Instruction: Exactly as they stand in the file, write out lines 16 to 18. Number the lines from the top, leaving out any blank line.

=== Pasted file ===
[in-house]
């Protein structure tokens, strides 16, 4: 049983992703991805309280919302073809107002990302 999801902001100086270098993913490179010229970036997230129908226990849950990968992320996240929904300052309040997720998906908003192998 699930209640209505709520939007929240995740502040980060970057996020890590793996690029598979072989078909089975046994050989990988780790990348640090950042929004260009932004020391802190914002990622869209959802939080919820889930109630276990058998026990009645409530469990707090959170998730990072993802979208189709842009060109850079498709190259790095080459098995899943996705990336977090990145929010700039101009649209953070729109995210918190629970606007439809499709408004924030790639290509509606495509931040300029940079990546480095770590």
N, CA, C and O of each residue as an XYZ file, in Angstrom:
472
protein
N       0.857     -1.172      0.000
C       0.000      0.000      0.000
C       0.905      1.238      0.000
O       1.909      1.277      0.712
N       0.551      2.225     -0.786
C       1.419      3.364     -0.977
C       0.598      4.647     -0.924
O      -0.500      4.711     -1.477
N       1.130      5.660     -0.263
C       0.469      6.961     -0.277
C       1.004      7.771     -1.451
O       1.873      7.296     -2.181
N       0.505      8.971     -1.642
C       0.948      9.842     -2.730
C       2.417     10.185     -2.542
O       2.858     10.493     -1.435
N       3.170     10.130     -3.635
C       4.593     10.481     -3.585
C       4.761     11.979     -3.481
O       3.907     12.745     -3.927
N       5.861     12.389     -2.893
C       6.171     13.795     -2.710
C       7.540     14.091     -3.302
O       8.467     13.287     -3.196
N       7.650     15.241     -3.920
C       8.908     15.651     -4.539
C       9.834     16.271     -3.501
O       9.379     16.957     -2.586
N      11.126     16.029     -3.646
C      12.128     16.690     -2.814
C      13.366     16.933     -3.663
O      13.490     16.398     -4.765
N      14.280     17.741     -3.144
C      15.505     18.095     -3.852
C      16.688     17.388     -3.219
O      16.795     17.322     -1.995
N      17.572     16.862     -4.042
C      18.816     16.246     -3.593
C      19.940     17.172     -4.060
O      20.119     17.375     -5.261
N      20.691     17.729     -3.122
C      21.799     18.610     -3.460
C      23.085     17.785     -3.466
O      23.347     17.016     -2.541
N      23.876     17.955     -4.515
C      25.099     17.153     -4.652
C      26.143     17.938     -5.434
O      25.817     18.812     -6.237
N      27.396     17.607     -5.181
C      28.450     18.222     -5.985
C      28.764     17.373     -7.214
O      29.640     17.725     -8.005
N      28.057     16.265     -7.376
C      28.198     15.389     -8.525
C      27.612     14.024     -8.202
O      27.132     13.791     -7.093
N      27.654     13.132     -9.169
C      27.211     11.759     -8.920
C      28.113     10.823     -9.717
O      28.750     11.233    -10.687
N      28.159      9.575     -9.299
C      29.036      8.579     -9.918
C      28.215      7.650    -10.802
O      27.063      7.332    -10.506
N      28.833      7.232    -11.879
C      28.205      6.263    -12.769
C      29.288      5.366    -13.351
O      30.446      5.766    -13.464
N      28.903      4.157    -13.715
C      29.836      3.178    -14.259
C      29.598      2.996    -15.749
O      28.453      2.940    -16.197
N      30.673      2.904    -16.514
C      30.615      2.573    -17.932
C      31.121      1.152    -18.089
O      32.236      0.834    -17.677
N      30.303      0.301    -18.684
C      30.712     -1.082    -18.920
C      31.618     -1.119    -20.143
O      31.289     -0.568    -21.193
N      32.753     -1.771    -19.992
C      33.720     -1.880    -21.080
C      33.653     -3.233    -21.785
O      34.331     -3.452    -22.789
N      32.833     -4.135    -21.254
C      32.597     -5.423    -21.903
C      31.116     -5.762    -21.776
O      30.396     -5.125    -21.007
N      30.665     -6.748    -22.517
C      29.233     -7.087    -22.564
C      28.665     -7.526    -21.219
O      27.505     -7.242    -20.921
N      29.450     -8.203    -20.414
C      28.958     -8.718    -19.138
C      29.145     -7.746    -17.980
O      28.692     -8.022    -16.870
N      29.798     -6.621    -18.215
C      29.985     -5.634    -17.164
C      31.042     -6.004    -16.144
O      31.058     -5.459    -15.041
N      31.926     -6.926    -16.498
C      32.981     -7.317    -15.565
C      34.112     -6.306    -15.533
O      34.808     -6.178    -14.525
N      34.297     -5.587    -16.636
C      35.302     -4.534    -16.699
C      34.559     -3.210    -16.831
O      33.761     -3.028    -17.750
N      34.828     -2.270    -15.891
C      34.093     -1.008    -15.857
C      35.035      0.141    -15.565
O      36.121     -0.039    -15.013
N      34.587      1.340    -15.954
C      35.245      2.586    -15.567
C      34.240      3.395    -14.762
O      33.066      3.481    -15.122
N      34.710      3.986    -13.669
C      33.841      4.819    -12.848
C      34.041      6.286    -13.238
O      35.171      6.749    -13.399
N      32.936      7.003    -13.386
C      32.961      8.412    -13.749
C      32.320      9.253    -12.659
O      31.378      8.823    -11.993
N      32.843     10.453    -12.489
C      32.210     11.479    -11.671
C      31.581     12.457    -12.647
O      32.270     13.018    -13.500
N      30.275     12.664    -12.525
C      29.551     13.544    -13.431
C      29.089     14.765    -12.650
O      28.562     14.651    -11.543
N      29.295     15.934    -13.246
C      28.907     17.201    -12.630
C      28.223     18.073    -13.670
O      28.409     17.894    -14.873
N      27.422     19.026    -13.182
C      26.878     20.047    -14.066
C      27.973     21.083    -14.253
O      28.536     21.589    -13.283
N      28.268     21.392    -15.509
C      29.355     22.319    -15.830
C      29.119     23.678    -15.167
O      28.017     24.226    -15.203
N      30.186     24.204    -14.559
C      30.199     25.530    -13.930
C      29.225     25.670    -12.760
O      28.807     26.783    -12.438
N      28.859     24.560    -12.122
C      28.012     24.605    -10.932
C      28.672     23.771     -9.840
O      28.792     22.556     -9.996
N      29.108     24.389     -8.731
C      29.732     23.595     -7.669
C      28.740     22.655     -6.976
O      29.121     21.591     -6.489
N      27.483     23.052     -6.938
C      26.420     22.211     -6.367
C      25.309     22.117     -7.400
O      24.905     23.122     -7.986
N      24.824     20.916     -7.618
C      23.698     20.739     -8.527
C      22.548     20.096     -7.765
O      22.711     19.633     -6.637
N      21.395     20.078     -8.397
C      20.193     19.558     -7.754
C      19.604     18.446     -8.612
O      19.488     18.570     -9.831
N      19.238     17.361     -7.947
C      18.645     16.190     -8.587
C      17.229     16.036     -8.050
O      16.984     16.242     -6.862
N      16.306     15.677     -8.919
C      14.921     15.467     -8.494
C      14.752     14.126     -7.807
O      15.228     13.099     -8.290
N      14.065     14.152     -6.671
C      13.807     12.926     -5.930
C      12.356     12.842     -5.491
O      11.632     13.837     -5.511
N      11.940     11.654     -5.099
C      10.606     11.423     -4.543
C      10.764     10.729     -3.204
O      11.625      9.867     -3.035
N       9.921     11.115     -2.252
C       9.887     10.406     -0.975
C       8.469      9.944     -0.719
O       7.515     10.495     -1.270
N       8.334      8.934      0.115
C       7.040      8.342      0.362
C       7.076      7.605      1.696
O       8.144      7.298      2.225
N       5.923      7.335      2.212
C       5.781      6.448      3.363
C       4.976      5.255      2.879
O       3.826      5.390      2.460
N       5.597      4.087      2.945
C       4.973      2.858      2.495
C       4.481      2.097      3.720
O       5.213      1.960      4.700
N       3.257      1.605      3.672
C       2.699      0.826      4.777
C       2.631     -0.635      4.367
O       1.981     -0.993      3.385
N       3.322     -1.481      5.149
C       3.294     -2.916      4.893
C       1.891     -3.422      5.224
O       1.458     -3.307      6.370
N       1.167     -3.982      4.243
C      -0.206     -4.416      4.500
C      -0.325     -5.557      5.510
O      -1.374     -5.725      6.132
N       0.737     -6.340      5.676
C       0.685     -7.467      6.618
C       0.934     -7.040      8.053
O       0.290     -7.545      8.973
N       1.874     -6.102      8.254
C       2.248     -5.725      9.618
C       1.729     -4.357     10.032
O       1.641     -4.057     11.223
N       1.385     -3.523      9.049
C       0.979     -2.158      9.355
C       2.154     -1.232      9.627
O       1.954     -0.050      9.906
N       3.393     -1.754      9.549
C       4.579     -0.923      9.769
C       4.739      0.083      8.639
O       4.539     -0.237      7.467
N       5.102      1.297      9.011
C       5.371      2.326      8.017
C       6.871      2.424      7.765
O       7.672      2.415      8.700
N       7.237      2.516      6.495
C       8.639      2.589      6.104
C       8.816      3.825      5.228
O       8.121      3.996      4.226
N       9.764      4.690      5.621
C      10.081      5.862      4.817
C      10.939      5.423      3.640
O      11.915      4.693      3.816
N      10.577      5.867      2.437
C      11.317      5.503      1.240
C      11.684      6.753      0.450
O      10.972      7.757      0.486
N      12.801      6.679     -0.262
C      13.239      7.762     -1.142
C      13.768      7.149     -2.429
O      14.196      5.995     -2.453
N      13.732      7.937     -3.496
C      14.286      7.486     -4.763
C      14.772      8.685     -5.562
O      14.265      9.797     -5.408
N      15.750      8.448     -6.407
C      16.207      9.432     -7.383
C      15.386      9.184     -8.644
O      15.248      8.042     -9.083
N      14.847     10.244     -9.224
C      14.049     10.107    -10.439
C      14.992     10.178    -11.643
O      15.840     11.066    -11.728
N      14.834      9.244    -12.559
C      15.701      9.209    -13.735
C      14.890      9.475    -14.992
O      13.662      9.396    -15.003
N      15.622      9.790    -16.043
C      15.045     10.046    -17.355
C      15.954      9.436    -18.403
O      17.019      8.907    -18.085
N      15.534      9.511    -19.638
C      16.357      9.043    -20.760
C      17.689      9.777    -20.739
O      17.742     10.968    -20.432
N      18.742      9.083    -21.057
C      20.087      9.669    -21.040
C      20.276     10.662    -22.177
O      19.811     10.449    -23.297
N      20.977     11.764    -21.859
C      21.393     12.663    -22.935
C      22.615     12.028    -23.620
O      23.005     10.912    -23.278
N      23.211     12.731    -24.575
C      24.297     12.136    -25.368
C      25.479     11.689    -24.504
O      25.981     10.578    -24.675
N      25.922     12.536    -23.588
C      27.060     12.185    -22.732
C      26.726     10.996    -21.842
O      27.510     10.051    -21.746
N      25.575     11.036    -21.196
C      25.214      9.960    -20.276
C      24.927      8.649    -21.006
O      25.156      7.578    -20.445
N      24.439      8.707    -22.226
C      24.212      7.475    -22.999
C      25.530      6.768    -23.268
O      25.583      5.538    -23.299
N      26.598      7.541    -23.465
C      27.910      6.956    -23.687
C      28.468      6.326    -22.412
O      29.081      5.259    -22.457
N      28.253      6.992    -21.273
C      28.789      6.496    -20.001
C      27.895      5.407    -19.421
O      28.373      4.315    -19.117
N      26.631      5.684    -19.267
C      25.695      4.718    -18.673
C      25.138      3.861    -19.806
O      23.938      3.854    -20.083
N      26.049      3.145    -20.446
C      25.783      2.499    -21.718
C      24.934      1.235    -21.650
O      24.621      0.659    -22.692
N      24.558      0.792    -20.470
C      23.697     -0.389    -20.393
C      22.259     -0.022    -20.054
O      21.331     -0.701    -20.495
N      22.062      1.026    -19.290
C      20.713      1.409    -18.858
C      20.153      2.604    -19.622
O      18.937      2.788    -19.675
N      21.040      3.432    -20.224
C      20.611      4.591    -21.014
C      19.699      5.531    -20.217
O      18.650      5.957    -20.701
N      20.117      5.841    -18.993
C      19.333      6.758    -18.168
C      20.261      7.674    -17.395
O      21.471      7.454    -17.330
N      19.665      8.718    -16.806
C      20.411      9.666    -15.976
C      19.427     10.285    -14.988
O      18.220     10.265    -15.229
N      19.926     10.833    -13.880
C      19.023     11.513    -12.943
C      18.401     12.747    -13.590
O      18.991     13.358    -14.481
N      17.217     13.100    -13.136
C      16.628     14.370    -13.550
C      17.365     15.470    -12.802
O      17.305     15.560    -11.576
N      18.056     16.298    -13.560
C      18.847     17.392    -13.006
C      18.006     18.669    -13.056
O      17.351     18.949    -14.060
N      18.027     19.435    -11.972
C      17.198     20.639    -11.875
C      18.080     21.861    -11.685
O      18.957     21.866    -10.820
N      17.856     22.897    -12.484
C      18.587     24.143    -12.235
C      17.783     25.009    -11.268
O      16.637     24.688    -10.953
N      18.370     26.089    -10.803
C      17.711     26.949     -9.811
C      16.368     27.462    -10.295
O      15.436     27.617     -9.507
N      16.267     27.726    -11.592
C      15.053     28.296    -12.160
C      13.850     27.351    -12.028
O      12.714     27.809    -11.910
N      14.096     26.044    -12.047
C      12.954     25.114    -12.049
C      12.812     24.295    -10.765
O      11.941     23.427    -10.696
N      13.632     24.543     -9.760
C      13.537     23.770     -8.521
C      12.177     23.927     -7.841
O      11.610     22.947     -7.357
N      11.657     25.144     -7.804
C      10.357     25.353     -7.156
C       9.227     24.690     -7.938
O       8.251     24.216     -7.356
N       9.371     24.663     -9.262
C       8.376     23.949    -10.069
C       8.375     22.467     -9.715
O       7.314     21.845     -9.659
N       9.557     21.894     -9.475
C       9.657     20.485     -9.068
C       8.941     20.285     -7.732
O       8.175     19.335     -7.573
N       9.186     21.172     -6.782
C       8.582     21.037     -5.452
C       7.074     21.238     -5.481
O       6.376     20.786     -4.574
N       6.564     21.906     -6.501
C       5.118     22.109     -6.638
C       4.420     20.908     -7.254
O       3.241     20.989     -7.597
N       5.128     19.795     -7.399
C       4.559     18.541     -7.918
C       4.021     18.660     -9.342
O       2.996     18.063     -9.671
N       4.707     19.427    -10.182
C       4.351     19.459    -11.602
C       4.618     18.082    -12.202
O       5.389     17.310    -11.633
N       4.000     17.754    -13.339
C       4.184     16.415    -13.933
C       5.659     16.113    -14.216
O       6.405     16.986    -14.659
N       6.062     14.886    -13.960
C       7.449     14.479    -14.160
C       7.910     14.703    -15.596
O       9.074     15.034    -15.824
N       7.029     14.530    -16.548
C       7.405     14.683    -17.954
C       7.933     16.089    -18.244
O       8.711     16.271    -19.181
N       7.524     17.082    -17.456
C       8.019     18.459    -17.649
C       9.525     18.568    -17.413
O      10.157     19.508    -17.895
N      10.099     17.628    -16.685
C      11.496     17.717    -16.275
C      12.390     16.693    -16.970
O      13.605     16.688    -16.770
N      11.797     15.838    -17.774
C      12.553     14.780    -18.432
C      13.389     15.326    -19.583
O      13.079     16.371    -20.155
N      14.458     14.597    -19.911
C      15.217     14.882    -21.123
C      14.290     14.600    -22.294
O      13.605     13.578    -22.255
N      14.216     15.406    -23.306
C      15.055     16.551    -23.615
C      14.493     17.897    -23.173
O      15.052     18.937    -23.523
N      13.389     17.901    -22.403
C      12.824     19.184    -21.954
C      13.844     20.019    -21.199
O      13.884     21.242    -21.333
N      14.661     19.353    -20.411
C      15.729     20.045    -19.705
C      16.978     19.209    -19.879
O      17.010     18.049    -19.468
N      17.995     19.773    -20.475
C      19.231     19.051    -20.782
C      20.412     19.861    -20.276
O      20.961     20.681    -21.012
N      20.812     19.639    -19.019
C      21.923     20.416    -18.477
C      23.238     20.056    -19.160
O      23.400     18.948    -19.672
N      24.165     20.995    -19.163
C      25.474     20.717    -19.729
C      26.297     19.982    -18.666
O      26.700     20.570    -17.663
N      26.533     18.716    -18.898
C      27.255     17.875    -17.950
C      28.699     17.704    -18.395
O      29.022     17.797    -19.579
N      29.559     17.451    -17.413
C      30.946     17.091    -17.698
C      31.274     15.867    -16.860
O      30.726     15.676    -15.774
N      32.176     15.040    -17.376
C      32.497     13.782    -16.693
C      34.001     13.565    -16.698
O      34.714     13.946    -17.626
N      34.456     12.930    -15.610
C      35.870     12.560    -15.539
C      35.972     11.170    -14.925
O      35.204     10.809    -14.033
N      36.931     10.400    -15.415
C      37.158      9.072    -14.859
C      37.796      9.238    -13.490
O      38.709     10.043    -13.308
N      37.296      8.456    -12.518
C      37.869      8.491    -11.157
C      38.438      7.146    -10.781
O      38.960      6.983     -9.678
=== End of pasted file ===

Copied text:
C       1.004      7.771     -1.451
O       1.873      7.296     -2.181
N       0.505      8.971     -1.642